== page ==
Professor Gaskell: I think we are. It is an evolving system. The whole system of CSAs and SACs within government is evolving, and you will have had, or have access to, the advice from OST, for example, on codes of practice to the Science Advisory Council, and we contributed quite significantly, I think, to that because we had, in Defra, as much experience as anybody of this type of independent advice and challenge. We seek to look at our effectiveness in two ways. We actually have audited, and are due to so do again, but we did a couple of years ago audit the response of Defra to all our recommendations and look and see whether they were accepted, accepted in principle, which is sometimes a euphemism, or rejected.

  Q246  Chairman: We know the feeling.

  Professor Gaskell: You know the feeling. The vast majority were accepted, and we follow that up; we follow up how that has been put into place. So that is one way in which we judge our effectiveness; I think that is the major way in which we judge our effectiveness.

  Professor Sir Michael Rawlins: I am here as the former Chairman of the ACMD, but I have been a member of the government Scientific Advisory Committee since 1979, so I bring quite a bit of experience, and I have the scars as a consequence. The ACMD, which I chaired for ten years, is set up under the Misuse of Drugs Act to advise the Home Secretary, and other government departments, on a broad range of matters related to substance misuse. It is a large council. Its members are now appointed under Nolan arrangements. In the old days they just emerged, but now it is done under Nolan arrangements, and over the last few years it has become much more open and transparent. Under my chairmanship, we started meeting in public, which we had not done before, and I think meeting in public is very important. The FSA took the lead in this when John Krebs was Chairman, right from the very beginning, and I learnt a lot from him about his experience and I introduced the same measures in both NICE and the ACMD.

  Q247  Chairman: You report directly to the Home Secretary, do you?

  Professor Sir Michael Rawlinsl: Yes.

  Q248  Dr Gibson: I will ask Professor Gaskell and Professor Rawlins: how often do you appear on Radio 4?

  Professor Gaskell: This week?

  Q249  Dr Gibson: This week. Quite often?

  Professor Gaskell: Sometimes, but not always as Chairman of the Defra SAC.

  Q250  Dr Gibson: But you have been its Chairman.

  Professor Gaskell: I have commented as Chairman.

  Q251  Dr Gibson: And I know you have, Professor Rawlins.

  Professor Sir Michael Rawlins: Yes, Boxing Day was my last appearance on Radio 4 on The Today Programme.

  Q252  Dr Gibson: I ask that question because the follow up question is: when you go on Radio 4 do you make contact at all with any government department, civil servants? Does a minister phone you up and say, "Be careful or else"?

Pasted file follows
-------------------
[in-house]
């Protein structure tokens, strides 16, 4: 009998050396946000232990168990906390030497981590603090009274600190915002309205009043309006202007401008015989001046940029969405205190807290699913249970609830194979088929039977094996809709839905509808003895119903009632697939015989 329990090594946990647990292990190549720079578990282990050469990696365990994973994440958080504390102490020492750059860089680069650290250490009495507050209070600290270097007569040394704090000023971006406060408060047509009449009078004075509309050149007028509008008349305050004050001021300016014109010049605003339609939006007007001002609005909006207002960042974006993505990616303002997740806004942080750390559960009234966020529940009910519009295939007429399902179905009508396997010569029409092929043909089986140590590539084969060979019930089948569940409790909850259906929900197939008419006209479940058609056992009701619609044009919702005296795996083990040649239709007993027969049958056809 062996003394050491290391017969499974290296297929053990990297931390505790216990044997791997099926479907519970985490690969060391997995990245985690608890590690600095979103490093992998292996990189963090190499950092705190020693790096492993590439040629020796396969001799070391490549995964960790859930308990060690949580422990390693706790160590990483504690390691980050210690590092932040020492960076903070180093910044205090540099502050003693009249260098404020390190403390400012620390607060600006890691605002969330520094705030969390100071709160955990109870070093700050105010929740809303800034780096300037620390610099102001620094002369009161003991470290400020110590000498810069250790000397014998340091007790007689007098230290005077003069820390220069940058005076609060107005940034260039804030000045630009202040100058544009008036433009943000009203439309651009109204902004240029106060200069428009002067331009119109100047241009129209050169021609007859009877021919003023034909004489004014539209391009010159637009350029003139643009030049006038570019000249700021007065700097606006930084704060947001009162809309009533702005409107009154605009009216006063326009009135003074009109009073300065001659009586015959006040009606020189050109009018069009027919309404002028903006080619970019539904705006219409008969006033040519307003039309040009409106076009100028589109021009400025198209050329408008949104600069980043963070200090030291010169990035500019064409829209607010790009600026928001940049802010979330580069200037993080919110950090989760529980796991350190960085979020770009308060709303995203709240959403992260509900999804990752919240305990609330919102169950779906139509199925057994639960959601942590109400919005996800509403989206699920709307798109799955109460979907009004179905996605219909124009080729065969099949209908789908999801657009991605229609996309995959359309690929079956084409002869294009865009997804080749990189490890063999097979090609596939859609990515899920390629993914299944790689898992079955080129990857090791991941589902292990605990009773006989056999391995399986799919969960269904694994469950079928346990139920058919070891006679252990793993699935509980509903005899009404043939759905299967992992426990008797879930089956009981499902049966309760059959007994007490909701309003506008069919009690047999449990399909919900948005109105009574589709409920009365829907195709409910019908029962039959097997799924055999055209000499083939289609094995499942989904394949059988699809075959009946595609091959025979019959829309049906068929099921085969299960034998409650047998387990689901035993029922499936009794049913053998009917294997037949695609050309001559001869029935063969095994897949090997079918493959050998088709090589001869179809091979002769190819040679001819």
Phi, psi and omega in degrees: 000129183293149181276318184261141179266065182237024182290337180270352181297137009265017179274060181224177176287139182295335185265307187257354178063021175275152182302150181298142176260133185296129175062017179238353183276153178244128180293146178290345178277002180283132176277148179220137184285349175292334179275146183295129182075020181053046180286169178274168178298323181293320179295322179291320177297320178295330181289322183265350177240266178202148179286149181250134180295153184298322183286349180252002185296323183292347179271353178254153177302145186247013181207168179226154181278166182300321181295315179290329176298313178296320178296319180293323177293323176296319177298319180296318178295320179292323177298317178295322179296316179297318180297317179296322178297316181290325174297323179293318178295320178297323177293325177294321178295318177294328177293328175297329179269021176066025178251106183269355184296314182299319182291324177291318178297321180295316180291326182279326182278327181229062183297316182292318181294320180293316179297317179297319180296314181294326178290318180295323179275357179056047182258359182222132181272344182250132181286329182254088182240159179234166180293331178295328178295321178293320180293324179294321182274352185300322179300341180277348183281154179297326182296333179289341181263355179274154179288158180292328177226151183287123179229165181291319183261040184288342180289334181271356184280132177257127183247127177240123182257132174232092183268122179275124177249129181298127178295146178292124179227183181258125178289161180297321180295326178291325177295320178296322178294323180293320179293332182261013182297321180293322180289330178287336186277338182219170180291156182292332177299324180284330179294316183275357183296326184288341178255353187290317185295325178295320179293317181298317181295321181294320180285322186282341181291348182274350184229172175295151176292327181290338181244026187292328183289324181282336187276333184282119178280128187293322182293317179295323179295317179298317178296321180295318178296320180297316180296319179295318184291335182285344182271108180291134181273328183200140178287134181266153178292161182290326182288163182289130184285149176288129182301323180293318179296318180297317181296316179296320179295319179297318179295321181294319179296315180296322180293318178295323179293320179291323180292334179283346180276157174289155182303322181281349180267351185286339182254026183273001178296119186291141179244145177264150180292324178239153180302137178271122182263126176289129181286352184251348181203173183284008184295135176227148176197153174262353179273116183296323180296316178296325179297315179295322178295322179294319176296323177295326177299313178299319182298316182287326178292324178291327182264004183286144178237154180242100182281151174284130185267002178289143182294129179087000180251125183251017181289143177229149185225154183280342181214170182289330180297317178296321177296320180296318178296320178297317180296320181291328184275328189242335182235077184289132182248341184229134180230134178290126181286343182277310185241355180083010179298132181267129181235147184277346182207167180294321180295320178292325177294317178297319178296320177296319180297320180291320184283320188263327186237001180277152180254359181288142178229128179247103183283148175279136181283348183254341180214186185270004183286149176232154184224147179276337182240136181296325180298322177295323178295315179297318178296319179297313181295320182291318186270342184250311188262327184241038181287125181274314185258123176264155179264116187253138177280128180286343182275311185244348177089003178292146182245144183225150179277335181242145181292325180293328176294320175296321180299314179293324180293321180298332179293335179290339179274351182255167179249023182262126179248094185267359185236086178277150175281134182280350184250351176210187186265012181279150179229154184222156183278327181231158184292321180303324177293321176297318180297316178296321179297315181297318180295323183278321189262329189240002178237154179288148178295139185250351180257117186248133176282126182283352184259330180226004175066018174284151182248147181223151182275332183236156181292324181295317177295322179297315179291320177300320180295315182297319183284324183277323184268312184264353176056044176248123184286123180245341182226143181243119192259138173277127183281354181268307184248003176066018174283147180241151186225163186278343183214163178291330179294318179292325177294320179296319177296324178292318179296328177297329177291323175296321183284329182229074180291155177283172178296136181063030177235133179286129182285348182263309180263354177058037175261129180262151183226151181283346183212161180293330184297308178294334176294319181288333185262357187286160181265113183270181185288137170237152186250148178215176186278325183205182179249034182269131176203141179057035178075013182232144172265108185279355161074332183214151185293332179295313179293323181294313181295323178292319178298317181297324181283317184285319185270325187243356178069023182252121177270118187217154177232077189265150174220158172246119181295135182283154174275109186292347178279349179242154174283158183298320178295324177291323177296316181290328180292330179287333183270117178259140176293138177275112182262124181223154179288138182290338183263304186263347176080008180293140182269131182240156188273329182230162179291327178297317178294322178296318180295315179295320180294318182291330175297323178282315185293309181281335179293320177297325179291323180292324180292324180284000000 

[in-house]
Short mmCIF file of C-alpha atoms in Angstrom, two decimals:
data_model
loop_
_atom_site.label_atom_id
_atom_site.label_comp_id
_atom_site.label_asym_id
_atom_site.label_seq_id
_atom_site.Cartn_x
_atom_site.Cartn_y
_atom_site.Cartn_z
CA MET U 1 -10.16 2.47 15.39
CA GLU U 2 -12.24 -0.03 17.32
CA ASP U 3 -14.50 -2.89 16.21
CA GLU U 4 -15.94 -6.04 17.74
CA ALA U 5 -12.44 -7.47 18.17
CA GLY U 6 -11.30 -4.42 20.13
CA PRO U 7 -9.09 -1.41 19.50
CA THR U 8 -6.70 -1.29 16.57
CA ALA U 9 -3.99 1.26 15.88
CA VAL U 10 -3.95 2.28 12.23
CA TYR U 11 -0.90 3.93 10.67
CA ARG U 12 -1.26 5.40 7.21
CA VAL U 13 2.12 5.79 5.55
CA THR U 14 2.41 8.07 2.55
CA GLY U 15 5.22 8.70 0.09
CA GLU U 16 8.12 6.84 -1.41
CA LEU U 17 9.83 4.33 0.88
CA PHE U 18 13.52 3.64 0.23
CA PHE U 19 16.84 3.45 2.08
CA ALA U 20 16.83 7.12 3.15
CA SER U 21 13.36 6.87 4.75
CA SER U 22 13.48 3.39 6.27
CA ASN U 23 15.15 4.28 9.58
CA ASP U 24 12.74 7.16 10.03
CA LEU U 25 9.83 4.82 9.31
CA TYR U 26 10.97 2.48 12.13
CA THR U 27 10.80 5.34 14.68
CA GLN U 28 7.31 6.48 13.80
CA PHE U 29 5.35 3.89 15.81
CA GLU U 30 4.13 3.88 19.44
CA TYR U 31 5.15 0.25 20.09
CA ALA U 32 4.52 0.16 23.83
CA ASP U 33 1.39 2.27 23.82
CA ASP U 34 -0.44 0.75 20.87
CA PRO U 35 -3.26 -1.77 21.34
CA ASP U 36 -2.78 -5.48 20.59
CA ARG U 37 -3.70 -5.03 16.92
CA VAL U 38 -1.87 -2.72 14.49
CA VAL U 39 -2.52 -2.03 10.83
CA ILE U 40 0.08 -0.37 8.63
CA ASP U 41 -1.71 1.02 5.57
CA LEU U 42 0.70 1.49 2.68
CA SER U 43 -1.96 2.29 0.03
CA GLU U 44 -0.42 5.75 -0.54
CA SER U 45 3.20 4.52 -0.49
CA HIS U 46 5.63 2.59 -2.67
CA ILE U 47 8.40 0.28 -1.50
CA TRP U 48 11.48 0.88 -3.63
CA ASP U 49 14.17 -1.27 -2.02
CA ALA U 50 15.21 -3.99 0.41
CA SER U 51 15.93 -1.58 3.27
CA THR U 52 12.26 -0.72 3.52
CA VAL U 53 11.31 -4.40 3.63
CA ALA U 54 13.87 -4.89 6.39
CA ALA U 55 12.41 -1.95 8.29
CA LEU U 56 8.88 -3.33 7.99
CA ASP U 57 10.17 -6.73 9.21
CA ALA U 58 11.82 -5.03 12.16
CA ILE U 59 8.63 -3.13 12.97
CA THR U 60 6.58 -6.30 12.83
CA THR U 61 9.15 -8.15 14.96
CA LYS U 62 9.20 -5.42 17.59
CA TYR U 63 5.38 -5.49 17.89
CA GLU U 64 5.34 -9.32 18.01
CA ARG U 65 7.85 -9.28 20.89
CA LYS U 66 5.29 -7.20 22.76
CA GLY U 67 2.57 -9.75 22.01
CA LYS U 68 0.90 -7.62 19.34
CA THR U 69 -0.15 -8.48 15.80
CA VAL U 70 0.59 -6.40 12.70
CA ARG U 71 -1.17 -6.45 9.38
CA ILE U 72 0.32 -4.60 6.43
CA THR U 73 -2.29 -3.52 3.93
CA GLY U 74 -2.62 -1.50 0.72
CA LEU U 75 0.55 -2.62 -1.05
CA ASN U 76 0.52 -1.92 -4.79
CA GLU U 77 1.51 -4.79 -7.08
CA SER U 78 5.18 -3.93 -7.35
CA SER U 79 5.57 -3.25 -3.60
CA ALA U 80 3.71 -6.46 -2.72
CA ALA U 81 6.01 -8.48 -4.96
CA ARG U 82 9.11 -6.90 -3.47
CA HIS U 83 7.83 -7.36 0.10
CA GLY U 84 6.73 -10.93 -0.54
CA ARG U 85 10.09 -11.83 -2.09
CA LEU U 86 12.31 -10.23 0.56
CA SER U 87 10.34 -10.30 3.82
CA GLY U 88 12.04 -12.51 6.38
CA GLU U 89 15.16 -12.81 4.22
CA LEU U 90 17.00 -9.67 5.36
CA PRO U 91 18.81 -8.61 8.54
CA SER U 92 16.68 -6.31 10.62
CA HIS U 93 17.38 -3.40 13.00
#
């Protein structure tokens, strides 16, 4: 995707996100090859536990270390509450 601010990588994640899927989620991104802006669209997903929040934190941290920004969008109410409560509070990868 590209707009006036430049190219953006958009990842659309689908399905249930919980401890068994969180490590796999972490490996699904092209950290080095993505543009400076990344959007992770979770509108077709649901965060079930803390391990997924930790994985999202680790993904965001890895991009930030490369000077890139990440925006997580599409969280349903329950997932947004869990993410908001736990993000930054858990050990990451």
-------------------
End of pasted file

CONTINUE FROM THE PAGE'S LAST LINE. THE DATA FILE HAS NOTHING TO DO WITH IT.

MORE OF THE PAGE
Professor Sir Michael Rawlins: I have never had a minister phone me up before going on The Today Programme.

  Q253  Dr Gibson: After?

  Professor Sir Michael Rawlins: No, I cannot recall one after. Sometimes, of course, the whole thing is set up by the communications or press office of the Home Office or the Minister.

  Q254  Dr Gibson: But are you aware when you go on Radio 4 that you might be being listened to by Downing Street and others—

  Professor Sir Michael Rawlins: Oh, yes.

  Q255  Dr Gibson: —and if you get it wrong, you will get hammered?

  Professor Sir Michael Rawlins: Of course.

  Q256  Dr Gibson: You might even lose your job.

  Professor Sir Michael Rawlins: Of course, yes.

  Q257  Dr Gibson: You are not really independent in than sense, are you?

  Professor Sir Michael Rawlins: Well, anything we do we could get it wrong and get hammered. There is no question about that. The members and the Chairman can say the wrong thing and say such a dreadfully wrong thing in public that the Government and the electorate and people might lose confidence in you.

  Q258  Dr Gibson: I only ask because the word "independent" slips out quite easily. Dame Deirdre did say in the definition that the board and chair were separate and independent. What I am trying to prove is that you are not exactly 100% independent, you are part and parcel of a government machine?

  Professor Sir Michael Rawlins: I think the important bit to me for the independence is not the fact that the secretariat is provided by the Government, government money and all that sort of thing, it is really about being free to provide government with the views that you believe are the right ones based on the evidence before you.

  Q259  Dr Gibson: Have you had any view suppressed by government, or anybody else, who said, "You must not say that. It is a danger to the nation"? Have MI5 ever been on to you, or MI6?

  Professor Sir Michael Rawlins: Not that I am aware of.

  Dr Gibson: Is there a click when you pick your phone up?

  Dr Harris: You have never been flown to Morocco!

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Prepared 23 July 2009